The last few years have seen a major cultural shift towards “waking up.” Whatever the reason for the shift, becoming “woke” is now a process, and not the default mode in which we exist. And nowhere is our need to wake greater than in the outdoors. Navigational expert Tristan Gooley has helped readers learn, or relearn, how to tune in to nature’s messages for years. His previous books The Natural Navigator and The Lost Art of Reading Nature’s Signs helped readers relearn the forgotten skill of using nature as a guide. His last book, How to Read Water, helped readers unlock the secrets of the world’s most abundant resource.
Now, with two decades of pioneering outdoor experience under his belt, his newest book, How to Read Nature: Awaken Your Senses to the Outdoors You’ve Never Noticed (The Experiment; October 3, 2017; Paper Over Boards; $16.95; ISBN: 978-1-61519-429-2) will teach us to reawaken our senses in order to help us understand and deepen our personal experience of nature.
In the book, Gooley quotes Ray Bradbury, saying: “Life is trying things to see if they work.” In that spirit, he gives readers 15 exercises to practice reading nature using all five senses. The exercise excerpted below is intended to help readers unlock the full potential of their sight.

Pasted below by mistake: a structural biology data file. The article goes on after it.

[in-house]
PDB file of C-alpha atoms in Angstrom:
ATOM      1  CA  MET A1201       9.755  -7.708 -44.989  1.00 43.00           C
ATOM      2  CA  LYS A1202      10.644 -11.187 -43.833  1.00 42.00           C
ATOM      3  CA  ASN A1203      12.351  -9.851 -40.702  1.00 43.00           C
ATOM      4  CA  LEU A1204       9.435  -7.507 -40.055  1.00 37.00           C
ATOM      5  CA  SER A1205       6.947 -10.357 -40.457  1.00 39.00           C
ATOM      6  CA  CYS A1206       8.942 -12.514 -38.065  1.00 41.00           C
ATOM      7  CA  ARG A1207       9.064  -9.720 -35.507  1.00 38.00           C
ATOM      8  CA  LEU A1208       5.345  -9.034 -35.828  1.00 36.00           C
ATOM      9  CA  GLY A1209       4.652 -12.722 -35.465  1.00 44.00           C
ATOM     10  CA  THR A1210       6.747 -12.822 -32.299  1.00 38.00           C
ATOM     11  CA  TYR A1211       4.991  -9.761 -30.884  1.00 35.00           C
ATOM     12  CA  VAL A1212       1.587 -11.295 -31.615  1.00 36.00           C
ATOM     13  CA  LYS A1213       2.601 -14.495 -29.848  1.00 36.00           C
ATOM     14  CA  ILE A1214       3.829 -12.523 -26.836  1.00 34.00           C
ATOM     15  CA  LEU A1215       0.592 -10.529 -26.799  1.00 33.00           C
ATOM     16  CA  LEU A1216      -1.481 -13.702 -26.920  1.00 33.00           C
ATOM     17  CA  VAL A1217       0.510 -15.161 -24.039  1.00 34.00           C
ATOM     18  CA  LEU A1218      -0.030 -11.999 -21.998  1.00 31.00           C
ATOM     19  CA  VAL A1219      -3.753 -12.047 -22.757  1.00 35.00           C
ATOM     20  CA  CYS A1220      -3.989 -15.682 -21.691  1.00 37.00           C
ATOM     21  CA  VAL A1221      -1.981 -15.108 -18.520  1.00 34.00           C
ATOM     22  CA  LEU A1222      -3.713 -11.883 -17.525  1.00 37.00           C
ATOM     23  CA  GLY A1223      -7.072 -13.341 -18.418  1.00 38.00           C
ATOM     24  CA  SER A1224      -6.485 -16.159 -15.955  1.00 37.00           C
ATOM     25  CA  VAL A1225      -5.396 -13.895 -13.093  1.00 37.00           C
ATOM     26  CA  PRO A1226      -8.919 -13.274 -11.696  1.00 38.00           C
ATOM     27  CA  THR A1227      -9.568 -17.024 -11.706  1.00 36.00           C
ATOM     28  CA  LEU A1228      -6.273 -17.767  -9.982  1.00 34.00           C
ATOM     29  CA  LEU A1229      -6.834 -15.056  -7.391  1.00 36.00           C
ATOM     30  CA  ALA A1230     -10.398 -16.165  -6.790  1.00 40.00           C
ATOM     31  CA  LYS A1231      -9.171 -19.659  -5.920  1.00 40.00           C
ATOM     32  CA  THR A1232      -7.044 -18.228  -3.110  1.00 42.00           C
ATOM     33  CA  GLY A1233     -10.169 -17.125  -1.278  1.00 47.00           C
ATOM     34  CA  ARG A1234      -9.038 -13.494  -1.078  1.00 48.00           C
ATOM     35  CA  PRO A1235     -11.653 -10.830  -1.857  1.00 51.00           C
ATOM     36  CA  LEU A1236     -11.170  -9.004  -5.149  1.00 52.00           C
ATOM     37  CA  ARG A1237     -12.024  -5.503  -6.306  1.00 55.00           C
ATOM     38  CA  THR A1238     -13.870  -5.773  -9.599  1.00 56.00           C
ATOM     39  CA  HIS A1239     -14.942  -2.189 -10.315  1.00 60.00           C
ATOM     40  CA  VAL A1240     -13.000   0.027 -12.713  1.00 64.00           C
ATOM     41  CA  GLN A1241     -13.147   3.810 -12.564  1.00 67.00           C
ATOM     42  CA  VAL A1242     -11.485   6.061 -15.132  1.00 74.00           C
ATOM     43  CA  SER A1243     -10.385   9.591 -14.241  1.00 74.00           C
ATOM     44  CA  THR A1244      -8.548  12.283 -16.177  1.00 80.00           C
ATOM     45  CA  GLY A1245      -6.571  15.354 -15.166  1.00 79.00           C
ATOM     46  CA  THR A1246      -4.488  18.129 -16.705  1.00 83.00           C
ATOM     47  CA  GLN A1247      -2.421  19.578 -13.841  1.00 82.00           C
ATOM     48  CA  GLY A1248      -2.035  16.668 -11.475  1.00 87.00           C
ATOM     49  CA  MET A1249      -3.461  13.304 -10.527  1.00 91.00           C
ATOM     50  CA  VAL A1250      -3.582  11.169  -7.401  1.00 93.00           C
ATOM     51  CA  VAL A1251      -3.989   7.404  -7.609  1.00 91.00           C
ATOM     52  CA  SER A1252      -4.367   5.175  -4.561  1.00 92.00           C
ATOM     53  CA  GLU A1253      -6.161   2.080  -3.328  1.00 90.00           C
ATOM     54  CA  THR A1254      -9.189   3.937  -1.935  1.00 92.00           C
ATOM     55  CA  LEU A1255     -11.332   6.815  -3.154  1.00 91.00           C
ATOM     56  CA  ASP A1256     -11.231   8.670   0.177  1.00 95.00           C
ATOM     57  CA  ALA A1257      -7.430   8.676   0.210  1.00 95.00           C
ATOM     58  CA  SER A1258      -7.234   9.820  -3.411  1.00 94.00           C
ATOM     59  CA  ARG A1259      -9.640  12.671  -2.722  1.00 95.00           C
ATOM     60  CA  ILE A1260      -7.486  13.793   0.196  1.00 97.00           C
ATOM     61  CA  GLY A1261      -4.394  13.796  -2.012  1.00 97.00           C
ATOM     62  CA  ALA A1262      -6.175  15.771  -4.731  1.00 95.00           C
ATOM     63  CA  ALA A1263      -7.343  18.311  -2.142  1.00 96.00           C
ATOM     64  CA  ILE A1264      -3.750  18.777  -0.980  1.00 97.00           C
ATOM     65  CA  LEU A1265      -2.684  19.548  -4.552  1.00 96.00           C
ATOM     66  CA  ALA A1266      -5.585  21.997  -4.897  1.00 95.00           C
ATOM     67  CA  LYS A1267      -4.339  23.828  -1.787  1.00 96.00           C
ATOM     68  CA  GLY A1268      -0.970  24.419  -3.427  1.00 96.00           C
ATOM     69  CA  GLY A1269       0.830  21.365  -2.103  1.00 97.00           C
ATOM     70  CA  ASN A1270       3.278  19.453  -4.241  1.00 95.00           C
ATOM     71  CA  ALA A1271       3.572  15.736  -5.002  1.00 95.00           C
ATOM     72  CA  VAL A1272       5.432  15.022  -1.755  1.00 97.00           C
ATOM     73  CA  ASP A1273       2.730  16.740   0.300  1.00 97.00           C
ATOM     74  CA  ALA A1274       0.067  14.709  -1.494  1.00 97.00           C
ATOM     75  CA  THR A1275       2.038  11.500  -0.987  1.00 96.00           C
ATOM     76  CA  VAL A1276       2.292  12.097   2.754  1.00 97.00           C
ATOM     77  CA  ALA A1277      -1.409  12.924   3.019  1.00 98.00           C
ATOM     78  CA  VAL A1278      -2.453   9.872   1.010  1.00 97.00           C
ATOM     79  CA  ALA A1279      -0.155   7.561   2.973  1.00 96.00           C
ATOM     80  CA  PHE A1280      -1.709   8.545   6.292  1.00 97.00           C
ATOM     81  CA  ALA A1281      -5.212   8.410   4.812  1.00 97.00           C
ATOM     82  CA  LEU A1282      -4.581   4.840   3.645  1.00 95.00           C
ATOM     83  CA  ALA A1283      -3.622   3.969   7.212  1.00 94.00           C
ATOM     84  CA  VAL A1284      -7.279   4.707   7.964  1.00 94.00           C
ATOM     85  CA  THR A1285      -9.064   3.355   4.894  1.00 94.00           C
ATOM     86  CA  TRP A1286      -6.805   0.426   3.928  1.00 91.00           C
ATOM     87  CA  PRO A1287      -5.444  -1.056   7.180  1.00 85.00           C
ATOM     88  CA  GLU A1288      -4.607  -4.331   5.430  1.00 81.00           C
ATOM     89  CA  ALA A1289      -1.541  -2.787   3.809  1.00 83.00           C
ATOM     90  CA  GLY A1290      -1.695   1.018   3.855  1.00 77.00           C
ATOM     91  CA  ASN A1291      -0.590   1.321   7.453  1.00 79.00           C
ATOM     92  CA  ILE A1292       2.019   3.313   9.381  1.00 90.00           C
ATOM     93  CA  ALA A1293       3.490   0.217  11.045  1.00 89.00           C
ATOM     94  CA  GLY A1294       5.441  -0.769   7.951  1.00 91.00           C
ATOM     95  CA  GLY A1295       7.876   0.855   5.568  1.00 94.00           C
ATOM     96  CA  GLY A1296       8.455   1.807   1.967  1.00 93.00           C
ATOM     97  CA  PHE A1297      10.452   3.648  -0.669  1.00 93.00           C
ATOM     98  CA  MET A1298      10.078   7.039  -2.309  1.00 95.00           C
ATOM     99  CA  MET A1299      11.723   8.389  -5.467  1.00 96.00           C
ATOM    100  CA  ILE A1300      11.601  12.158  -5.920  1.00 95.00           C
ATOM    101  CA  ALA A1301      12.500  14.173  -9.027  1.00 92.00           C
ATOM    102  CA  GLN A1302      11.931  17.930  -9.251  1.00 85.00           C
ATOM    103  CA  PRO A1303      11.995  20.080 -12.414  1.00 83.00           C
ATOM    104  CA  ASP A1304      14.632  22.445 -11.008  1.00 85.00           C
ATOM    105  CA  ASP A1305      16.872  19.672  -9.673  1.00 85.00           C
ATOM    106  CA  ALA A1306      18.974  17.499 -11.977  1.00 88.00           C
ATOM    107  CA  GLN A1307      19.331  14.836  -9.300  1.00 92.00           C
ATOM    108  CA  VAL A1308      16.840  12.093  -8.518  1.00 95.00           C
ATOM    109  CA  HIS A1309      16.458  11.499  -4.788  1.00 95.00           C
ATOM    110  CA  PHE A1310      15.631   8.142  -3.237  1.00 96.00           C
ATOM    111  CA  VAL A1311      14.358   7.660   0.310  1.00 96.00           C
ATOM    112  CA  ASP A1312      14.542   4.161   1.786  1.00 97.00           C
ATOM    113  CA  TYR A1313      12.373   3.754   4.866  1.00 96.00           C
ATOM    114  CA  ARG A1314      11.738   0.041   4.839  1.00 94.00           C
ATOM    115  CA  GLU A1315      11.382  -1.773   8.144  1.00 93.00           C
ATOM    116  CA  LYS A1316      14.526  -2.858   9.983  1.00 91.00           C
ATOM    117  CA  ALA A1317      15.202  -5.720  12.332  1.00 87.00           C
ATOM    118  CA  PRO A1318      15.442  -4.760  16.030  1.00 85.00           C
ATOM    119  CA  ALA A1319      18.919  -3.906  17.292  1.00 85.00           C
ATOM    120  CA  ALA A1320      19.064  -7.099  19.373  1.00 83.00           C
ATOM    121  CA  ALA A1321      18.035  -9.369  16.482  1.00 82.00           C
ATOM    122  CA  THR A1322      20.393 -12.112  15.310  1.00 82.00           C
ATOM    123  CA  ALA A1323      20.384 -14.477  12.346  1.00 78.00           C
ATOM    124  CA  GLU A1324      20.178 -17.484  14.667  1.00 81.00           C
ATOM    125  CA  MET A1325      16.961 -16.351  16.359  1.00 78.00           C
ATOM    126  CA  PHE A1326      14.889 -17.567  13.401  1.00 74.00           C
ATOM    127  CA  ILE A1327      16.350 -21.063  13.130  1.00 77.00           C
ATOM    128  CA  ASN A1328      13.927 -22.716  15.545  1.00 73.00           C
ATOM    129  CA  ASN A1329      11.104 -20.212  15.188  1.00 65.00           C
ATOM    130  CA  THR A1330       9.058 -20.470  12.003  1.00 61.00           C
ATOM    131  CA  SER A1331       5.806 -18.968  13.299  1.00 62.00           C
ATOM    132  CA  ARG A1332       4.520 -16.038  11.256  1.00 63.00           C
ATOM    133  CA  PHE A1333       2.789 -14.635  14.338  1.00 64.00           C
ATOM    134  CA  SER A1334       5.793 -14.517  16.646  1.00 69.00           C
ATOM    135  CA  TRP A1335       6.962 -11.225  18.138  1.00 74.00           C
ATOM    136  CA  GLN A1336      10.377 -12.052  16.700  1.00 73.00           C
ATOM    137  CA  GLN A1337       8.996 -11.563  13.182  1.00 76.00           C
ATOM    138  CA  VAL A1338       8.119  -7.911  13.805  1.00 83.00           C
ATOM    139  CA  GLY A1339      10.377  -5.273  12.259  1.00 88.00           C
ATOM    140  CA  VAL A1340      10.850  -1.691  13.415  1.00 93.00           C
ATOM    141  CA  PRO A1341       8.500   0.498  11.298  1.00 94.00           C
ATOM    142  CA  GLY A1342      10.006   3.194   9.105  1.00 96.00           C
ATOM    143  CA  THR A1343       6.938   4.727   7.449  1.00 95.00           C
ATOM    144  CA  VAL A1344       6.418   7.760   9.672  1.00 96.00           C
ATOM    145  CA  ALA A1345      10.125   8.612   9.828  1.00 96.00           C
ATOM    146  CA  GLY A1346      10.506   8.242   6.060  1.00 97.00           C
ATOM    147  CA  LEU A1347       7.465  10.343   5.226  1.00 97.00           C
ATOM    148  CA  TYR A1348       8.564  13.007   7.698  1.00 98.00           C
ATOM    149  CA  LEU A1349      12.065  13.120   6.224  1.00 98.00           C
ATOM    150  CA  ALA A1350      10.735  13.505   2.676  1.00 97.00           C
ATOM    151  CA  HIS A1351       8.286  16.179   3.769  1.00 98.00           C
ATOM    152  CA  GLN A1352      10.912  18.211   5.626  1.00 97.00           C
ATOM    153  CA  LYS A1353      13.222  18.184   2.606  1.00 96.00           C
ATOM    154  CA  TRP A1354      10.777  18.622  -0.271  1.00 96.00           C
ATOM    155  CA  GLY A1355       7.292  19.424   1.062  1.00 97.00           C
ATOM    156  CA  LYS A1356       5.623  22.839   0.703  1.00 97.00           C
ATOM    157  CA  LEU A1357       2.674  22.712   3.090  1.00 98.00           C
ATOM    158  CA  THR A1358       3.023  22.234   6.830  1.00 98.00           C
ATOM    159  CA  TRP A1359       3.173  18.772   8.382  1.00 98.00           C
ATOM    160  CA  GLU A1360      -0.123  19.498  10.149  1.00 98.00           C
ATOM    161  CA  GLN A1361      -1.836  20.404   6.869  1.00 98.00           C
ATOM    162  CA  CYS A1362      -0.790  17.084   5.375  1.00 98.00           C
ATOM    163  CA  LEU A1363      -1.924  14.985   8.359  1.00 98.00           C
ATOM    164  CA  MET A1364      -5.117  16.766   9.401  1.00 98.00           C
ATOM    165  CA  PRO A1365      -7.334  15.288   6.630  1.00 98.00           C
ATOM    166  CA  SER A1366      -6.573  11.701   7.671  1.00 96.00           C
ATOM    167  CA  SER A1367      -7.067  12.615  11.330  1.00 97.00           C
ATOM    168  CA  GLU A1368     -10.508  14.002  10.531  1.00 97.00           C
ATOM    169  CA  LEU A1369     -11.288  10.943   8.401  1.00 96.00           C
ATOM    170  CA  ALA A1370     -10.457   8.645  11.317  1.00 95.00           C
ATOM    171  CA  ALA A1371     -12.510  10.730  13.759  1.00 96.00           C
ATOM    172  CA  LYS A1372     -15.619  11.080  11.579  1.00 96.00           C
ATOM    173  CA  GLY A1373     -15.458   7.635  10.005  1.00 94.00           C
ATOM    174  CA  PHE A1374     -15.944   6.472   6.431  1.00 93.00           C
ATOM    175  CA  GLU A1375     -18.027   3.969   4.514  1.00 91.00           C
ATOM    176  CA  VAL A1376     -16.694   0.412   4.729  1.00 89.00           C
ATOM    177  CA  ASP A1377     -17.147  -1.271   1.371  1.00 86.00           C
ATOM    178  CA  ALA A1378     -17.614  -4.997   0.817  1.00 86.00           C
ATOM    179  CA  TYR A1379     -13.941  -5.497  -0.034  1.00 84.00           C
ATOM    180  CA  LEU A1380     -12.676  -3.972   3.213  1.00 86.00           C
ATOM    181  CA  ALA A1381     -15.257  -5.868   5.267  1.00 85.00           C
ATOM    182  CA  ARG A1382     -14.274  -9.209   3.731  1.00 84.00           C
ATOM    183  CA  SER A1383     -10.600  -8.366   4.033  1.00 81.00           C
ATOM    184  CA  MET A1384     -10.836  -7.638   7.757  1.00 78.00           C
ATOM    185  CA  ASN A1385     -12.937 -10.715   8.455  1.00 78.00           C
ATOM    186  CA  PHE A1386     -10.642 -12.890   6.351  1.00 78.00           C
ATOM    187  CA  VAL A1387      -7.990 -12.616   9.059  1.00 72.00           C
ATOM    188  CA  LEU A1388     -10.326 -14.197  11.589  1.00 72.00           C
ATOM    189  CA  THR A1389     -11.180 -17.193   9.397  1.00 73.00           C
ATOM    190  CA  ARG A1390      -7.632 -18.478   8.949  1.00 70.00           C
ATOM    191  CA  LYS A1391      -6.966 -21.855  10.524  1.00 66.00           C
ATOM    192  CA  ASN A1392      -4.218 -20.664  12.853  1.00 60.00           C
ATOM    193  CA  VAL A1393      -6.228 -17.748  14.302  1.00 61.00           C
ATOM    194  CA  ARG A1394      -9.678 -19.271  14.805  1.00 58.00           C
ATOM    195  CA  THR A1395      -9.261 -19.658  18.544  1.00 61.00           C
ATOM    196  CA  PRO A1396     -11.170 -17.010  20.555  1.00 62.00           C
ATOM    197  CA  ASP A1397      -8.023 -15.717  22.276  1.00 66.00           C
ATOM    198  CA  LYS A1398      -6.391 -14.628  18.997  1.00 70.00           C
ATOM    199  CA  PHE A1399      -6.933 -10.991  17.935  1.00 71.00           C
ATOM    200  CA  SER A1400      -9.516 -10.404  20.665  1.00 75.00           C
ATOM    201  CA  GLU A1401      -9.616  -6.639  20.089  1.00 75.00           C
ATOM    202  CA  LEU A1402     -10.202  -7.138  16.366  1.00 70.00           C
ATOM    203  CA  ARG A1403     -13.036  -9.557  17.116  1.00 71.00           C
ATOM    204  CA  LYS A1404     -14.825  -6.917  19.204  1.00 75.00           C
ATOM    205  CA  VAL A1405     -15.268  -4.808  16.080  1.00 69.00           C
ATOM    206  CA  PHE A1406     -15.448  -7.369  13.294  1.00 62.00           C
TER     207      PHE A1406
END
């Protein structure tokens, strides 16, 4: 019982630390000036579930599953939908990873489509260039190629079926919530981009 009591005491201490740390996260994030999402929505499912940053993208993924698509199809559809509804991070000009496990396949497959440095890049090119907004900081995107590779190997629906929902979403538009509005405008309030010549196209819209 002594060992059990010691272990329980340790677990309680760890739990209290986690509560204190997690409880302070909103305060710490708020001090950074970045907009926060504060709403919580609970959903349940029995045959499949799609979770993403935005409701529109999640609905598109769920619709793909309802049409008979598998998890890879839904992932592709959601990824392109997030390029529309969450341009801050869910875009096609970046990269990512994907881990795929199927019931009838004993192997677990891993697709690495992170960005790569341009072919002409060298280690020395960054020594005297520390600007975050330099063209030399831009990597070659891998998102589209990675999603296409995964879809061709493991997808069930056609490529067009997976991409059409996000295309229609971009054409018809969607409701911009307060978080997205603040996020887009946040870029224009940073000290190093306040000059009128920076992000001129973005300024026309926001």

by Tristan Gooley
Go for a three-minute walk outdoors. Note down the things your eyes are drawn toward. If we have an understanding of the things our brain is likely to prioritize, then we can temporarily override this pecking order and we will start to see new things.
Repeat your three-minute walk following the same route, only this time try to ignore anything that moves, as much as is safely possible. Let your eyes be drawn to things that remain still. Ignore everything that shows any motion at all—people, animals, leaves in a breeze. It should feel a little peculiar and lead to you noticing at least a few things that you overlooked on your first walk.
Our brains have learned to notice things that move, so if we make a special effort to look for things that are still, we see a subtly different world.
What is the broader lesson? I think that a focused interest is a two-edged sword: It allows us to notice many things that pass others by, but it narrows the spotlight of our vision. A keen passion for one area of nature will definitely encourage you to spot many things, but not everything. To use both edges of this sword in a positive way, we need to develop our interests but then remain conscious of the blind spots these might introduce.